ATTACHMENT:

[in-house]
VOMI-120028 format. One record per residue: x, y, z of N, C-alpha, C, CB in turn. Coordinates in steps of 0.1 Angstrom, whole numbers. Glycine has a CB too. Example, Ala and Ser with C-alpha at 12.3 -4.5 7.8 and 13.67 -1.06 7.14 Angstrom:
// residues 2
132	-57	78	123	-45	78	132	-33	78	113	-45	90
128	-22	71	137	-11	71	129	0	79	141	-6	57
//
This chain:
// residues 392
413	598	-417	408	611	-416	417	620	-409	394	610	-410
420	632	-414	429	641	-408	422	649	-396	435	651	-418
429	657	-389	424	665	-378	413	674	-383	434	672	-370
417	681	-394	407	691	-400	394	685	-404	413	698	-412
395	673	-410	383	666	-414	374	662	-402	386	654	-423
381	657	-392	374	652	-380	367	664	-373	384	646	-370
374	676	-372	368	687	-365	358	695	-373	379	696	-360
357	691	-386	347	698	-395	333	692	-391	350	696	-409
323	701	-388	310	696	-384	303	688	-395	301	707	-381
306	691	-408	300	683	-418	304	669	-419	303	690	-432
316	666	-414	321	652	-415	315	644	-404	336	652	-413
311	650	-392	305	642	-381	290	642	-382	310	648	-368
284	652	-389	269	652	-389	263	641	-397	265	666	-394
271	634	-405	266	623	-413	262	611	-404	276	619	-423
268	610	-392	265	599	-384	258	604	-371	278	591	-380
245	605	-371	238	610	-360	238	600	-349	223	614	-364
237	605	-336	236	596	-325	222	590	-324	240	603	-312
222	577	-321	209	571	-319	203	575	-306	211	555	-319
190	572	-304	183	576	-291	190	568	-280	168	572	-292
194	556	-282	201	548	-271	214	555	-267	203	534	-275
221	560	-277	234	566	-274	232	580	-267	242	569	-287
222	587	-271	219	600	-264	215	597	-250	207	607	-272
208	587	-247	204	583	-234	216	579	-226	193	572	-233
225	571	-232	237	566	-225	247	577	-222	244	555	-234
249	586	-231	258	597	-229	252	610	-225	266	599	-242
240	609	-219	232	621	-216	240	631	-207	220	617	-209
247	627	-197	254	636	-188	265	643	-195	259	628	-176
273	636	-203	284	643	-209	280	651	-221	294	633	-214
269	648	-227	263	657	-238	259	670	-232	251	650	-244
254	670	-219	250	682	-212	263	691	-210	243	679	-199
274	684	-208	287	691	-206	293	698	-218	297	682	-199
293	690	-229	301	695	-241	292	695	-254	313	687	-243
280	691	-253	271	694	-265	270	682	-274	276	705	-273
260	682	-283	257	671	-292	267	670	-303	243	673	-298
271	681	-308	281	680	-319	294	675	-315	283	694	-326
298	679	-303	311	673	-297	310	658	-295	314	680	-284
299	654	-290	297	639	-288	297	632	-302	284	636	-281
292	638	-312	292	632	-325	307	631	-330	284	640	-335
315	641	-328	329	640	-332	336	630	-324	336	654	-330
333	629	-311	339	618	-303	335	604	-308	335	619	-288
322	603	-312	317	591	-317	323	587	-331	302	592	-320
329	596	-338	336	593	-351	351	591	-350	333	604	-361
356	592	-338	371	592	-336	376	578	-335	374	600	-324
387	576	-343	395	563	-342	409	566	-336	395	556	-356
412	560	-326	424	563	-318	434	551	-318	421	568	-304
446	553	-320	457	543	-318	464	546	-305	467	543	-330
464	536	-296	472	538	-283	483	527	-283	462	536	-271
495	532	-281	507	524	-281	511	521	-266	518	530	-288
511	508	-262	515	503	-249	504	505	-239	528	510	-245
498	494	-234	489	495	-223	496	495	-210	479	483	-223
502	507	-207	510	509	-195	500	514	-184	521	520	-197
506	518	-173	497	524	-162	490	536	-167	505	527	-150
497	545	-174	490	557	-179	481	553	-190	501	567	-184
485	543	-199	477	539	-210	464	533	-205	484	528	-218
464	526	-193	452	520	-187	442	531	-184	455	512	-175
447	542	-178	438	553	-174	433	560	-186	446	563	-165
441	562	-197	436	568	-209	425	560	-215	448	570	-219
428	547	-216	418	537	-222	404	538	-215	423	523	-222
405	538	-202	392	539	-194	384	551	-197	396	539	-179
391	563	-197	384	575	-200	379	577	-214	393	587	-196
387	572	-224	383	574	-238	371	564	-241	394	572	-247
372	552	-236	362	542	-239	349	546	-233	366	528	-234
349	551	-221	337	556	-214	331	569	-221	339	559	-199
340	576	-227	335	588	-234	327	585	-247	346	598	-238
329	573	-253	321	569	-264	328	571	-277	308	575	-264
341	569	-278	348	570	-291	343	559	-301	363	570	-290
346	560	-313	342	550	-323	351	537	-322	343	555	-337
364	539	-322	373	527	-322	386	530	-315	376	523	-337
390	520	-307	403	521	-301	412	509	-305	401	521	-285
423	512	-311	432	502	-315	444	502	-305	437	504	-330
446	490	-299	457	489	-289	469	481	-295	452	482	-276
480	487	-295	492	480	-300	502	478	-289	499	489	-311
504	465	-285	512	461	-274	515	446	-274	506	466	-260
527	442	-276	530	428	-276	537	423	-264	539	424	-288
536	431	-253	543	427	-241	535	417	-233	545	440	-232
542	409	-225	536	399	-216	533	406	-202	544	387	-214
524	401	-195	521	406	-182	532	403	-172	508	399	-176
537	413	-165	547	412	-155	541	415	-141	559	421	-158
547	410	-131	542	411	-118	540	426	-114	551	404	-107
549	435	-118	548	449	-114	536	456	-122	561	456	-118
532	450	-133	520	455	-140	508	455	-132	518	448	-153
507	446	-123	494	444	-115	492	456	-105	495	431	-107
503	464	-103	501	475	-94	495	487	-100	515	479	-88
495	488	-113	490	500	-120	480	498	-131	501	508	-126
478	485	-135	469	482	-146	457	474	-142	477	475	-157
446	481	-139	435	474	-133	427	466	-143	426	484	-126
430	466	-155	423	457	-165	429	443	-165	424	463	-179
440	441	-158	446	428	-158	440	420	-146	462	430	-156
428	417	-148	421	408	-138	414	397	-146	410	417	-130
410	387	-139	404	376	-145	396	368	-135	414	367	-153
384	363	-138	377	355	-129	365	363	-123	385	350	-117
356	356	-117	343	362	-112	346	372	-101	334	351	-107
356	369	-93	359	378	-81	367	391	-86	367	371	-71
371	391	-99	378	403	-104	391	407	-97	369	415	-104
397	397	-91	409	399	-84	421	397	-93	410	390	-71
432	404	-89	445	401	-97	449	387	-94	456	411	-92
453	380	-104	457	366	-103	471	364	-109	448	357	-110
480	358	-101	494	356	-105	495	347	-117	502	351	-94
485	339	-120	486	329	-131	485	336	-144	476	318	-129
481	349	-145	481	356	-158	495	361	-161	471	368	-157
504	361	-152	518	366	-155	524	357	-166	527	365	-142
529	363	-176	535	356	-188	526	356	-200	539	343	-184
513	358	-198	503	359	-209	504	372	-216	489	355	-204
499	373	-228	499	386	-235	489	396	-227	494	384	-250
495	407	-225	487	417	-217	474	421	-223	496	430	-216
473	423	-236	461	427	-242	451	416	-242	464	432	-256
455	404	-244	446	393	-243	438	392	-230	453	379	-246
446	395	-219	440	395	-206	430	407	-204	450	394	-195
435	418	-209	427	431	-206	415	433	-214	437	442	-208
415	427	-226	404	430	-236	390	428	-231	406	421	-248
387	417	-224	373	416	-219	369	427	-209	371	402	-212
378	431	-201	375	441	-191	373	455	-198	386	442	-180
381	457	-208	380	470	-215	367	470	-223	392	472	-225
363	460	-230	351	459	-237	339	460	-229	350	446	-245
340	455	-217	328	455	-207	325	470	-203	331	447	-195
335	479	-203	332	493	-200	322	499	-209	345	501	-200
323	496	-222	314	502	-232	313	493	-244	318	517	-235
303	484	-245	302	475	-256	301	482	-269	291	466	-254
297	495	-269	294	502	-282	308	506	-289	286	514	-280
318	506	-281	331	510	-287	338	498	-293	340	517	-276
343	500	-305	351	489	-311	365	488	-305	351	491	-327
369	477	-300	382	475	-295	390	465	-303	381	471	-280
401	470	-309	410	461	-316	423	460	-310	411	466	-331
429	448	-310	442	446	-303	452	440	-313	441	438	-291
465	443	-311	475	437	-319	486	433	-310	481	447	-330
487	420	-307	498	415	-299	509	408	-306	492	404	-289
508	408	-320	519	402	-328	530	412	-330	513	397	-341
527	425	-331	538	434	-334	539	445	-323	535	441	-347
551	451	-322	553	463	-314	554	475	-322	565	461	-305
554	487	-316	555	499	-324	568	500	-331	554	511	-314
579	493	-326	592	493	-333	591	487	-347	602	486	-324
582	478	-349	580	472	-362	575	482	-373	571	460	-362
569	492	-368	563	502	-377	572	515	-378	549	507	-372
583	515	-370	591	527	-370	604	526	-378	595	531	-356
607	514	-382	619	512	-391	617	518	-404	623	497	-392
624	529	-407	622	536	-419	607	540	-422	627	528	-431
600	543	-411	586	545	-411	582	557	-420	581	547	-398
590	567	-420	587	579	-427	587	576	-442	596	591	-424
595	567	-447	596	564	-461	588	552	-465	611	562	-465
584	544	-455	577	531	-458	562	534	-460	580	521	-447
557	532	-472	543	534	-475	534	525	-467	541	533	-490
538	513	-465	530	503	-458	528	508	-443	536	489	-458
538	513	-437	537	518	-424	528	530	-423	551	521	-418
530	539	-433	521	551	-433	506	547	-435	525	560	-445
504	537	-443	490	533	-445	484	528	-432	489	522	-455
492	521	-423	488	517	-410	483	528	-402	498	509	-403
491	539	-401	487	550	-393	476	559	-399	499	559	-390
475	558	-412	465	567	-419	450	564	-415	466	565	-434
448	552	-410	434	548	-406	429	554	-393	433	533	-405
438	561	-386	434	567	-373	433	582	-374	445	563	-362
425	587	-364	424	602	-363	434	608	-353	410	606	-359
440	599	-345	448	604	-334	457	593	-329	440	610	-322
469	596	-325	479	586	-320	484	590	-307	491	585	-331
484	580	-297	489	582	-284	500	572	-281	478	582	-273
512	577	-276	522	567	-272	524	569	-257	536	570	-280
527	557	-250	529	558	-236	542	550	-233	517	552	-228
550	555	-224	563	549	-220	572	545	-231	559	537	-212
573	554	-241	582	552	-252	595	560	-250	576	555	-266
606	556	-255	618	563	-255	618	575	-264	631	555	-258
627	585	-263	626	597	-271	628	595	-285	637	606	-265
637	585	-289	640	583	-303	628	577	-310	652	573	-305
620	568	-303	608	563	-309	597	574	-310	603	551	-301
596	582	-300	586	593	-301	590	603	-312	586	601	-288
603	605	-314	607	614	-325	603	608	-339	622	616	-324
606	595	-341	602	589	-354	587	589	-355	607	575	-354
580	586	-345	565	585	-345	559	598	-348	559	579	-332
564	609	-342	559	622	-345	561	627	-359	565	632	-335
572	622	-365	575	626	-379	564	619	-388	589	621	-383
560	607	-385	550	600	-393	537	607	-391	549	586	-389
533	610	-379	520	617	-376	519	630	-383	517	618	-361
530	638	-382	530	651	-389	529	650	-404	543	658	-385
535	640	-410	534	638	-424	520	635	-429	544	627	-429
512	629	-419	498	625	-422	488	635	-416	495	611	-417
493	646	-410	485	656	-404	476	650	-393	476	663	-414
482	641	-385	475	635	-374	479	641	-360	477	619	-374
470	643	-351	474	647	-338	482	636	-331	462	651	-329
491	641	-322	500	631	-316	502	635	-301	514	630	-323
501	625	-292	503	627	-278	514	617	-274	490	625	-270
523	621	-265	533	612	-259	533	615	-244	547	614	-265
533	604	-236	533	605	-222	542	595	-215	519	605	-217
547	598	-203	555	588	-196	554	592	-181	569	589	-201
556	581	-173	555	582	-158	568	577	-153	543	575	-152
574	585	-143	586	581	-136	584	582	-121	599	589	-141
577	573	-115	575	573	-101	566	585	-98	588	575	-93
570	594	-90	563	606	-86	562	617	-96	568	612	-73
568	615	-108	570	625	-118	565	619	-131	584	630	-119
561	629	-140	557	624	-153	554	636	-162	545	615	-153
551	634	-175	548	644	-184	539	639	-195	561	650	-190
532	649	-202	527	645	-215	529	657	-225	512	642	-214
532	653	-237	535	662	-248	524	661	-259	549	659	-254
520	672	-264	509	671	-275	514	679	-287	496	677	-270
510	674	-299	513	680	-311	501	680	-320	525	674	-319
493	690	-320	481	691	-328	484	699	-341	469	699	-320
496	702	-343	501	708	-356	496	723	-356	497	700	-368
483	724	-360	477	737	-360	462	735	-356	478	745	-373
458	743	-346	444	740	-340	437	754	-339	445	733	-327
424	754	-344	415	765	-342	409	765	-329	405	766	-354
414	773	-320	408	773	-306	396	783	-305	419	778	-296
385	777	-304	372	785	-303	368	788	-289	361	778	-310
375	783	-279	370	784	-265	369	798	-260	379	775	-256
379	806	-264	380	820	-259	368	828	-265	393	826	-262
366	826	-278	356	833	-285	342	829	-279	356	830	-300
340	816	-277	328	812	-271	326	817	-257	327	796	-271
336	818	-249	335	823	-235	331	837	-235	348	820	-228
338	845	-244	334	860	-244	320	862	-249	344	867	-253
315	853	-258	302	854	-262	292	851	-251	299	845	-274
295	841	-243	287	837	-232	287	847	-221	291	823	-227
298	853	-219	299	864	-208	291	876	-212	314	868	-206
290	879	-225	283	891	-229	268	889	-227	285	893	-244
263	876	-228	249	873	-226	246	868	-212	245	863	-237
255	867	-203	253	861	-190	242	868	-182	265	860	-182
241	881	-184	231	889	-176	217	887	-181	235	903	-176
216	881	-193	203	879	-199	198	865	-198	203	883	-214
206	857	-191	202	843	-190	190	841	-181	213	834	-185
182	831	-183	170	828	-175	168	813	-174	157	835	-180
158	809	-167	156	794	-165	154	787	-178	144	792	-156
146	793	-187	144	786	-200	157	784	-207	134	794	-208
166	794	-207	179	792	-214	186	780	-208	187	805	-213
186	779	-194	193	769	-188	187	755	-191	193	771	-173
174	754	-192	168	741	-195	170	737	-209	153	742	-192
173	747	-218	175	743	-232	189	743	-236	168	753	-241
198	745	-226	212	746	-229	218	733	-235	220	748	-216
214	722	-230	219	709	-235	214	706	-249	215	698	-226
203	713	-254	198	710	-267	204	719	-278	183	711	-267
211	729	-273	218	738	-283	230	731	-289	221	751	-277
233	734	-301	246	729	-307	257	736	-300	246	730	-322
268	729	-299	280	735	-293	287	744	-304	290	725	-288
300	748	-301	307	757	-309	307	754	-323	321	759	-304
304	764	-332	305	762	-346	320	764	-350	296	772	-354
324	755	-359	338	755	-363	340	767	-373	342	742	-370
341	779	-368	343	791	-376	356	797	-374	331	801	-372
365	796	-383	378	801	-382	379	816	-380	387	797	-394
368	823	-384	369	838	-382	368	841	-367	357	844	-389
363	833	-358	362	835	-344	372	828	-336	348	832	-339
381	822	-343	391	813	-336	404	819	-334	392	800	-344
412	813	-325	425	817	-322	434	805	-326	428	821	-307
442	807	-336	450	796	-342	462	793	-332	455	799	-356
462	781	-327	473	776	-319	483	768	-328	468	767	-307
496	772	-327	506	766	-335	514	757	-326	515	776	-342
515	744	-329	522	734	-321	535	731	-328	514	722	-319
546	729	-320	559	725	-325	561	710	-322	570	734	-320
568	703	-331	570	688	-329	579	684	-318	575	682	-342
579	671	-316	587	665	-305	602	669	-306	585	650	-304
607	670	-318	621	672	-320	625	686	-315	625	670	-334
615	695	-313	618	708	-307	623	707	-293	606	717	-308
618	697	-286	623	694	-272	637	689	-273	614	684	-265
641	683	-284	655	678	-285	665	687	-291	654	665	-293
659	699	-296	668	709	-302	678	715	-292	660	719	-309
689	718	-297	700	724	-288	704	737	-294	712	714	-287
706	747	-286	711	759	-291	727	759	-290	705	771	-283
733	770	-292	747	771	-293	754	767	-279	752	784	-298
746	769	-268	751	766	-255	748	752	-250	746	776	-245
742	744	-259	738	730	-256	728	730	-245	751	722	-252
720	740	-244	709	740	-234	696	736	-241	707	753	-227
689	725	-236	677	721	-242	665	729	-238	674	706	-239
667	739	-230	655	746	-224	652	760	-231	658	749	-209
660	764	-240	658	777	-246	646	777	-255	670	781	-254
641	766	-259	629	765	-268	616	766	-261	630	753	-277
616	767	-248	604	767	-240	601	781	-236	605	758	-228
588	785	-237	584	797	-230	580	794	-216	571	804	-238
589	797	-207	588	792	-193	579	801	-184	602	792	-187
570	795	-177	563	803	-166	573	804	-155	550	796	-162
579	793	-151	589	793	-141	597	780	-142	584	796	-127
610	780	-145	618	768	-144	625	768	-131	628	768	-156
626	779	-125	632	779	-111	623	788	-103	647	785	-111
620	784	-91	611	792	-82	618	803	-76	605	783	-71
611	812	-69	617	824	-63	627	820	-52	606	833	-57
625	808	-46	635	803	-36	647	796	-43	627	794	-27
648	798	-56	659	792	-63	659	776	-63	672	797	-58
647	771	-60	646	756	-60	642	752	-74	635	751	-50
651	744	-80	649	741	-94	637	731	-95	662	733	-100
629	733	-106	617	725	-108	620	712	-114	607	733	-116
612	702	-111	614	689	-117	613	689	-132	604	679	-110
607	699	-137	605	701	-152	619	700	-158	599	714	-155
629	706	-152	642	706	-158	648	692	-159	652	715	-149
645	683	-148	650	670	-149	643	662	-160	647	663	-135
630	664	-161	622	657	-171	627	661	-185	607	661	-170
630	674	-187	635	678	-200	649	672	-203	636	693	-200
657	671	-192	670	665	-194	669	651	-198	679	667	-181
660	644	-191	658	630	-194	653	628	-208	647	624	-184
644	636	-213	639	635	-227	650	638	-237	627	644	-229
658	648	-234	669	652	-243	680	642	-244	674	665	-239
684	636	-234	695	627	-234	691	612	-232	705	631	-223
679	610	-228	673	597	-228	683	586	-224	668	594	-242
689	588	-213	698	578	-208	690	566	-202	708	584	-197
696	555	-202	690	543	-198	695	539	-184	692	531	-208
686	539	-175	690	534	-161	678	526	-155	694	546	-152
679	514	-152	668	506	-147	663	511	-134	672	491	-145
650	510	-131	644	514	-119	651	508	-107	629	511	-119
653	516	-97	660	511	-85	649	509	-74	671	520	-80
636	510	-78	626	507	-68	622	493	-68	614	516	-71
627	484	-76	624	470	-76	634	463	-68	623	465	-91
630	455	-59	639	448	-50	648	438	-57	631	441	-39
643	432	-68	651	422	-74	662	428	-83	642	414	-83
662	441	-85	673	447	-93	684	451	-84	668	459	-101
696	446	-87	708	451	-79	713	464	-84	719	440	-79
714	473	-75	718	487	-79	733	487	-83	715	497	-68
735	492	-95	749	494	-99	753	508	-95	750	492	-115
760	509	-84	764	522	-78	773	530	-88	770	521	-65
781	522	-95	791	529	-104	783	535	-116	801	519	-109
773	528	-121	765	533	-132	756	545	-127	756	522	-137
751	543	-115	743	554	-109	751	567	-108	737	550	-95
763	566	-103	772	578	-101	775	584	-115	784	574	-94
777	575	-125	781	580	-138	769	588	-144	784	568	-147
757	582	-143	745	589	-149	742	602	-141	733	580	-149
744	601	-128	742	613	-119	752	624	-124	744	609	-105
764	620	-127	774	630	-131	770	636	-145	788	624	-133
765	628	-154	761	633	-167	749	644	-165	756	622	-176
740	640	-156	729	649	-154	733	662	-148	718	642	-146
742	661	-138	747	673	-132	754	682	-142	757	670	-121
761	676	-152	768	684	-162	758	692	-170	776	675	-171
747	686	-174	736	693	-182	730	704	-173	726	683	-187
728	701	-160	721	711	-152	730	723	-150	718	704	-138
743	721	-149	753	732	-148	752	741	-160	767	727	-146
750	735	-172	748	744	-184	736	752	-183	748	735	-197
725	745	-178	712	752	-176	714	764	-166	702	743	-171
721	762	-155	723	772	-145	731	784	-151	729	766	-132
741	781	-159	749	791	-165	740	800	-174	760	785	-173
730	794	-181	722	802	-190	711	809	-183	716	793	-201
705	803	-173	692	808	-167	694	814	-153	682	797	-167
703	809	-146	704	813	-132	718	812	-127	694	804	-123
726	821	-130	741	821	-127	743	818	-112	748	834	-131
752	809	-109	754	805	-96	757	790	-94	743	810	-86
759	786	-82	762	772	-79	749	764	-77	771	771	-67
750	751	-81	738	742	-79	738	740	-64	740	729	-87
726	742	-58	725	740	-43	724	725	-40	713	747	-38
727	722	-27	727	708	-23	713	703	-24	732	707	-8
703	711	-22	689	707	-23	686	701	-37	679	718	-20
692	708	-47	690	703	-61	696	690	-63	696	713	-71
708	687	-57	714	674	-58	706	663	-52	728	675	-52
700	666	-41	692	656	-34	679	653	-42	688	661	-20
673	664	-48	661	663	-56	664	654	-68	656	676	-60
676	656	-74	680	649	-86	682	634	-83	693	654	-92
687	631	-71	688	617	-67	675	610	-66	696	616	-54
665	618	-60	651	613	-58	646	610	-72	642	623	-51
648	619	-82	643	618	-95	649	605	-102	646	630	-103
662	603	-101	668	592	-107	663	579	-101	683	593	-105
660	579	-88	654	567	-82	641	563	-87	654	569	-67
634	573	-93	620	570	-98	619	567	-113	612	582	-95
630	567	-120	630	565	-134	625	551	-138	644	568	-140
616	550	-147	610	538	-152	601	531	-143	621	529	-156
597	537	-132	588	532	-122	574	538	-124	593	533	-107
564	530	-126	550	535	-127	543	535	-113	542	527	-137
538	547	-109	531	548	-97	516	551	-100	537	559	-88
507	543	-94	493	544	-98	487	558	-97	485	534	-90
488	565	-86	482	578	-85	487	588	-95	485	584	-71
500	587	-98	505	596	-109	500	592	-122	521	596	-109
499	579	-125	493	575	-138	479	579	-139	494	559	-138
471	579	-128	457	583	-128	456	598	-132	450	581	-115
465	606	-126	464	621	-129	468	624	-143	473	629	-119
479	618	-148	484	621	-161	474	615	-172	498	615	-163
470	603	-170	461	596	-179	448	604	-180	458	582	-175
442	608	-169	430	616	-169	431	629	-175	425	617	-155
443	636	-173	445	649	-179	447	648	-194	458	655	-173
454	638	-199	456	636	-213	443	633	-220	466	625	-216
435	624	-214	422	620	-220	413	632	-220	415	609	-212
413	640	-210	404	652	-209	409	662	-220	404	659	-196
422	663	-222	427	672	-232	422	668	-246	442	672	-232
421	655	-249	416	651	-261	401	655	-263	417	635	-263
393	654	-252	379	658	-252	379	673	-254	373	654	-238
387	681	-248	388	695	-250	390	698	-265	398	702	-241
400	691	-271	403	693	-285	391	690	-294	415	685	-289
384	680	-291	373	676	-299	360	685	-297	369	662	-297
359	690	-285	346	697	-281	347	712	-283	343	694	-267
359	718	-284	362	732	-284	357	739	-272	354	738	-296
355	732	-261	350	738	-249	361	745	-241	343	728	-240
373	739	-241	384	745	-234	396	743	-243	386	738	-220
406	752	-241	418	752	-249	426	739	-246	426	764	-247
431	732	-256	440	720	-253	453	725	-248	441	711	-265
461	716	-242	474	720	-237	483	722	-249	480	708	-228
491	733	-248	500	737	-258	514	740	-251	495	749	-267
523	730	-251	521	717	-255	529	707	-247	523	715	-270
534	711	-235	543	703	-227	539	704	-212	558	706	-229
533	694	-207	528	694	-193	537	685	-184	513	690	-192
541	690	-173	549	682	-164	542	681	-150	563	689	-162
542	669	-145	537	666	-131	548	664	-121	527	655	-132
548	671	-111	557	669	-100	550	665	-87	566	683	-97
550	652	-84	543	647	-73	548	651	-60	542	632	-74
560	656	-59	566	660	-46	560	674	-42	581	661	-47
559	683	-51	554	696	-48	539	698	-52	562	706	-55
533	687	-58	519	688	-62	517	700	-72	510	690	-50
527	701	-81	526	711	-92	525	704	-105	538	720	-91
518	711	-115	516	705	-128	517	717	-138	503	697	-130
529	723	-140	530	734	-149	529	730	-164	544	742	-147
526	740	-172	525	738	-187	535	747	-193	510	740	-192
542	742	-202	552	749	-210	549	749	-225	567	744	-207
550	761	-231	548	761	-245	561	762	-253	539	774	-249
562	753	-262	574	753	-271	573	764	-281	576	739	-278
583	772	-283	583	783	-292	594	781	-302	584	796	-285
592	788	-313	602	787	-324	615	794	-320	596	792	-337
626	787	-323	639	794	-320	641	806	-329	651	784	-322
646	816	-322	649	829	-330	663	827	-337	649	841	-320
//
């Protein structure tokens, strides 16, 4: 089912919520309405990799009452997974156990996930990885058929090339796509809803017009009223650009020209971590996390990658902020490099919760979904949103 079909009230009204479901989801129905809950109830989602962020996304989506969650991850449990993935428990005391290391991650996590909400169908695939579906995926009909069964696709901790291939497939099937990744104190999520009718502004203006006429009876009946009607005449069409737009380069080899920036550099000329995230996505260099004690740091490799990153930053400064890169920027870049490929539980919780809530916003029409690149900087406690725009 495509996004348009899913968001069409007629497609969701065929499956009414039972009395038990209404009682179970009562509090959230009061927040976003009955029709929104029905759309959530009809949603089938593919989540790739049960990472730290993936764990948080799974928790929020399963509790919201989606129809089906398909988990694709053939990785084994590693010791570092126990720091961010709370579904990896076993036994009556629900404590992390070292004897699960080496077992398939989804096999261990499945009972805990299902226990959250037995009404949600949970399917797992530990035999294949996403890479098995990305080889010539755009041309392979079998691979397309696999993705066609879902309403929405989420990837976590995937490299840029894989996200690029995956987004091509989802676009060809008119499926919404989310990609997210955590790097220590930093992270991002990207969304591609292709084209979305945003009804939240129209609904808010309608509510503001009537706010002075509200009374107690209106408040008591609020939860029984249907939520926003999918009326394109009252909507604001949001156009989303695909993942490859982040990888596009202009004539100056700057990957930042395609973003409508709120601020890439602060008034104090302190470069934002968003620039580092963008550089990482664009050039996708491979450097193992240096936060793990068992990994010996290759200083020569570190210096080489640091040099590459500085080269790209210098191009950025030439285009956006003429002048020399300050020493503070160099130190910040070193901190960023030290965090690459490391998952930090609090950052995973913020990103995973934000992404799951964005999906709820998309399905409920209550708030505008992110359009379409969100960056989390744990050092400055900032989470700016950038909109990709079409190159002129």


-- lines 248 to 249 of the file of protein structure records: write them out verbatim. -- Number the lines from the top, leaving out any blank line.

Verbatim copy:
515	744	-329	522	734	-321	535	731	-328	514	722	-319
546	729	-320	559	725	-325	561	710	-322	570	734	-320